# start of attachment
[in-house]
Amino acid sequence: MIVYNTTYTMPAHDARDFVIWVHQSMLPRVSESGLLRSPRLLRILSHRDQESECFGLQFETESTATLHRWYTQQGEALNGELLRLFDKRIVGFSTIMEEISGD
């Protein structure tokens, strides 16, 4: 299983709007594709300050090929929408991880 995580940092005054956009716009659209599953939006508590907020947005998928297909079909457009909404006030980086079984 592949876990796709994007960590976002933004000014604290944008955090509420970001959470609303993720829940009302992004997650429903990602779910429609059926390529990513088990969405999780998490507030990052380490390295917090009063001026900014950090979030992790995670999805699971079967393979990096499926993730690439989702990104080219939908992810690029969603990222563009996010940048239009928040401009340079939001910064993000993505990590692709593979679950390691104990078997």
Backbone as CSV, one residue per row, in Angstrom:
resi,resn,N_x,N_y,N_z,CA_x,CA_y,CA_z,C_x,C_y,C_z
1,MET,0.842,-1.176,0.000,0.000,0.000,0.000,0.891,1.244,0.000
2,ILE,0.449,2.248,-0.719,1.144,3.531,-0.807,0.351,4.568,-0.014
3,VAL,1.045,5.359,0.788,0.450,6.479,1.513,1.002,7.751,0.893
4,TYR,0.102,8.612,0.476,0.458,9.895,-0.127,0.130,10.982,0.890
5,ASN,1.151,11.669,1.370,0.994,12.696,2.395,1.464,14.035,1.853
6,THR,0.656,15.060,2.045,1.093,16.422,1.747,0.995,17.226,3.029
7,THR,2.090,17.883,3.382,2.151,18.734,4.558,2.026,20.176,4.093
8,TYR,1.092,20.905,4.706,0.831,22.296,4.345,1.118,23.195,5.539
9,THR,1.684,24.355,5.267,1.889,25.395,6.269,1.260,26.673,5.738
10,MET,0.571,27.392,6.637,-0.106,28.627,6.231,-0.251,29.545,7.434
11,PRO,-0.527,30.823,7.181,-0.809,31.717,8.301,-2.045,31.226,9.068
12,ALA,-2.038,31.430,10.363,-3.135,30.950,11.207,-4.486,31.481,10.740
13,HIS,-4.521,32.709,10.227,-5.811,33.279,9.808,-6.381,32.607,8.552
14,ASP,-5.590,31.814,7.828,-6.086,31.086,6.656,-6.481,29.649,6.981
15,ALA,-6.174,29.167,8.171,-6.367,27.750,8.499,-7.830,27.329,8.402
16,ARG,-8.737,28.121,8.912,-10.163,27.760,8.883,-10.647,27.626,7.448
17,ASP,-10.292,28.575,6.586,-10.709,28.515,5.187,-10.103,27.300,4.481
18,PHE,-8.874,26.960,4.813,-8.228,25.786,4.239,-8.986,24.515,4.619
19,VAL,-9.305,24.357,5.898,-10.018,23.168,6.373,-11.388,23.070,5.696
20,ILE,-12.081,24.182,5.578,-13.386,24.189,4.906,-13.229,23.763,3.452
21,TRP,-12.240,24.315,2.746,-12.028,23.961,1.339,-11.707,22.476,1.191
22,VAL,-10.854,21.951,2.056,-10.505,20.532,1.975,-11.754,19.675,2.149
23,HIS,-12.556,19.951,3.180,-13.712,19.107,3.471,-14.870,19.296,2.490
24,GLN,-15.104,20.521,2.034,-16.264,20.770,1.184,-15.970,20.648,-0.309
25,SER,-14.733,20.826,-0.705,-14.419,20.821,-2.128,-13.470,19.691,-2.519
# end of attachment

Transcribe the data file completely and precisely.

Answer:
[in-house]
Amino acid sequence: MIVYNTTYTMPAHDARDFVIWVHQSMLPRVSESGLLRSPRLLRILSHRDQESECFGLQFETESTATLHRWYTQQGEALNGELLRLFDKRIVGFSTIMEEISGD
């Protein structure tokens, strides 16, 4: 299983709007594709300050090929929408991880 995580940092005054956009716009659209599953939006508590907020947005998928297909079909457009909404006030980086079984 592949876990796709994007960590976002933004000014604290944008955090509420970001959470609303993720829940009302992004997650429903990602779910429609059926390529990513088990969405999780998490507030990052380490390295917090009063001026900014950090979030992790995670999805699971079967393979990096499926993730690439989702990104080219939908992810690029969603990222563009996010940048239009928040401009340079939001910064993000993505990590692709593979679950390691104990078997």
Backbone as CSV, one residue per row, in Angstrom:
resi,resn,N_x,N_y,N_z,CA_x,CA_y,CA_z,C_x,C_y,C_z
1,MET,0.842,-1.176,0.000,0.000,0.000,0.000,0.891,1.244,0.000
2,ILE,0.449,2.248,-0.719,1.144,3.531,-0.807,0.351,4.568,-0.014
3,VAL,1.045,5.359,0.788,0.450,6.479,1.513,1.002,7.751,0.893
4,TYR,0.102,8.612,0.476,0.458,9.895,-0.127,0.130,10.982,0.890
5,ASN,1.151,11.669,1.370,0.994,12.696,2.395,1.464,14.035,1.853
6,THR,0.656,15.060,2.045,1.093,16.422,1.747,0.995,17.226,3.029
7,THR,2.090,17.883,3.382,2.151,18.734,4.558,2.026,20.176,4.093
8,TYR,1.092,20.905,4.706,0.831,22.296,4.345,1.118,23.195,5.539
9,THR,1.684,24.355,5.267,1.889,25.395,6.269,1.260,26.673,5.738
10,MET,0.571,27.392,6.637,-0.106,28.627,6.231,-0.251,29.545,7.434
11,PRO,-0.527,30.823,7.181,-0.809,31.717,8.301,-2.045,31.226,9.068
12,ALA,-2.038,31.430,10.363,-3.135,30.950,11.207,-4.486,31.481,10.740
13,HIS,-4.521,32.709,10.227,-5.811,33.279,9.808,-6.381,32.607,8.552
14,ASP,-5.590,31.814,7.828,-6.086,31.086,6.656,-6.481,29.649,6.981
15,ALA,-6.174,29.167,8.171,-6.367,27.750,8.499,-7.830,27.329,8.402
16,ARG,-8.737,28.121,8.912,-10.163,27.760,8.883,-10.647,27.626,7.448
17,ASP,-10.292,28.575,6.586,-10.709,28.515,5.187,-10.103,27.300,4.481
18,PHE,-8.874,26.960,4.813,-8.228,25.786,4.239,-8.986,24.515,4.619
19,VAL,-9.305,24.357,5.898,-10.018,23.168,6.373,-11.388,23.070,5.696
20,ILE,-12.081,24.182,5.578,-13.386,24.189,4.906,-13.229,23.763,3.452
21,TRP,-12.240,24.315,2.746,-12.028,23.961,1.339,-11.707,22.476,1.191
22,VAL,-10.854,21.951,2.056,-10.505,20.532,1.975,-11.754,19.675,2.149
23,HIS,-12.556,19.951,3.180,-13.712,19.107,3.471,-14.870,19.296,2.490
24,GLN,-15.104,20.521,2.034,-16.264,20.770,1.184,-15.970,20.648,-0.309
25,SER,-14.733,20.826,-0.705,-14.419,20.821,-2.128,-13.470,19.691,-2.519